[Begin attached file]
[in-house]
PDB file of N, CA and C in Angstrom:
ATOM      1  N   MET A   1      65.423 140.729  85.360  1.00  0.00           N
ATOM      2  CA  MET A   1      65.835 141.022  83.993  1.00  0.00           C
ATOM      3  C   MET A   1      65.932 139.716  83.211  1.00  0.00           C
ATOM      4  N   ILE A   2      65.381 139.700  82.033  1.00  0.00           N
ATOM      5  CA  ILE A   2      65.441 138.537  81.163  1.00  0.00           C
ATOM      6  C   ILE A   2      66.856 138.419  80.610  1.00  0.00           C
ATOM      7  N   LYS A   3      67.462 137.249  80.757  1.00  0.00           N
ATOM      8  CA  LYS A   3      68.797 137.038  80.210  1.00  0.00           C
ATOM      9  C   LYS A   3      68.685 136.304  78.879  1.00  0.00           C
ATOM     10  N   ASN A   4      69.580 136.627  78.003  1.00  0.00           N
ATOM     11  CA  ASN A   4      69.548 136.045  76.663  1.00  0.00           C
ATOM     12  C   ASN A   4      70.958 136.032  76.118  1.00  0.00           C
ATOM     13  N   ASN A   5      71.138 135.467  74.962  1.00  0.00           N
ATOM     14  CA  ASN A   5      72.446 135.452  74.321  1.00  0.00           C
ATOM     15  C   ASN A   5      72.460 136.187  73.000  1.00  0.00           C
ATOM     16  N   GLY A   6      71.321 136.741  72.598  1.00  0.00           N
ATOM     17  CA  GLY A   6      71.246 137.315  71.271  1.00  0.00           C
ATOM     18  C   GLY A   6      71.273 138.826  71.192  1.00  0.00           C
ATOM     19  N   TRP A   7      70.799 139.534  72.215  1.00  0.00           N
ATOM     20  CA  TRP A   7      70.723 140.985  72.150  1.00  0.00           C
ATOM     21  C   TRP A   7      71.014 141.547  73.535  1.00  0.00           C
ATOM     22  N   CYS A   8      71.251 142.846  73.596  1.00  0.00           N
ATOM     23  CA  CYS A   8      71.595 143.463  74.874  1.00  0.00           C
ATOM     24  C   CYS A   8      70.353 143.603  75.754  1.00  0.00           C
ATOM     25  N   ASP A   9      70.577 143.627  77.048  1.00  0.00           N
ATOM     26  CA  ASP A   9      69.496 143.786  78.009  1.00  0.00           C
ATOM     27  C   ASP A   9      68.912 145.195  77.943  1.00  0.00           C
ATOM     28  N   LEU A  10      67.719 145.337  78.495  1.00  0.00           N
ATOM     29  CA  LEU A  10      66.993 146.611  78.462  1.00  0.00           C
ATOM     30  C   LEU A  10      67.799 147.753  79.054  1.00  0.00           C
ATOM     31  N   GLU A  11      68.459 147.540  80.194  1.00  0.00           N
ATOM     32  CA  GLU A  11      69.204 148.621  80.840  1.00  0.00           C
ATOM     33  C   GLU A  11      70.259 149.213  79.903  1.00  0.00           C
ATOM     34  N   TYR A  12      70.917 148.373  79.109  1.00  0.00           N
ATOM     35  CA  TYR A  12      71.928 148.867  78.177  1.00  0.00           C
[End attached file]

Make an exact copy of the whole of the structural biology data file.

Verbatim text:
[in-house]
PDB file of N, CA and C in Angstrom:
ATOM      1  N   MET A   1      65.423 140.729  85.360  1.00  0.00           N
ATOM      2  CA  MET A   1      65.835 141.022  83.993  1.00  0.00           C
ATOM      3  C   MET A   1      65.932 139.716  83.211  1.00  0.00           C
ATOM      4  N   ILE A   2      65.381 139.700  82.033  1.00  0.00           N
ATOM      5  CA  ILE A   2      65.441 138.537  81.163  1.00  0.00           C
ATOM      6  C   ILE A   2      66.856 138.419  80.610  1.00  0.00           C
ATOM      7  N   LYS A   3      67.462 137.249  80.757  1.00  0.00           N
ATOM      8  CA  LYS A   3      68.797 137.038  80.210  1.00  0.00           C
ATOM      9  C   LYS A   3      68.685 136.304  78.879  1.00  0.00           C
ATOM     10  N   ASN A   4      69.580 136.627  78.003  1.00  0.00           N
ATOM     11  CA  ASN A   4      69.548 136.045  76.663  1.00  0.00           C
ATOM     12  C   ASN A   4      70.958 136.032  76.118  1.00  0.00           C
ATOM     13  N   ASN A   5      71.138 135.467  74.962  1.00  0.00           N
ATOM     14  CA  ASN A   5      72.446 135.452  74.321  1.00  0.00           C
ATOM     15  C   ASN A   5      72.460 136.187  73.000  1.00  0.00           C
ATOM     16  N   GLY A   6      71.321 136.741  72.598  1.00  0.00           N
ATOM     17  CA  GLY A   6      71.246 137.315  71.271  1.00  0.00           C
ATOM     18  C   GLY A   6      71.273 138.826  71.192  1.00  0.00           C
ATOM     19  N   TRP A   7      70.799 139.534  72.215  1.00  0.00           N
ATOM     20  CA  TRP A   7      70.723 140.985  72.150  1.00  0.00           C
ATOM     21  C   TRP A   7      71.014 141.547  73.535  1.00  0.00           C
ATOM     22  N   CYS A   8      71.251 142.846  73.596  1.00  0.00           N
ATOM     23  CA  CYS A   8      71.595 143.463  74.874  1.00  0.00           C
ATOM     24  C   CYS A   8      70.353 143.603  75.754  1.00  0.00           C
ATOM     25  N   ASP A   9      70.577 143.627  77.048  1.00  0.00           N
ATOM     26  CA  ASP A   9      69.496 143.786  78.009  1.00  0.00           C
ATOM     27  C   ASP A   9      68.912 145.195  77.943  1.00  0.00           C
ATOM     28  N   LEU A  10      67.719 145.337  78.495  1.00  0.00           N
ATOM     29  CA  LEU A  10      66.993 146.611  78.462  1.00  0.00           C
ATOM     30  C   LEU A  10      67.799 147.753  79.054  1.00  0.00           C
ATOM     31  N   GLU A  11      68.459 147.540  80.194  1.00  0.00           N
ATOM     32  CA  GLU A  11      69.204 148.621  80.840  1.00  0.00           C
ATOM     33  C   GLU A  11      70.259 149.213  79.903  1.00  0.00           C
ATOM     34  N   TYR A  12      70.917 148.373  79.109  1.00  0.00           N
ATOM     35  CA  TYR A  12      71.928 148.867  78.177  1.00  0.00           C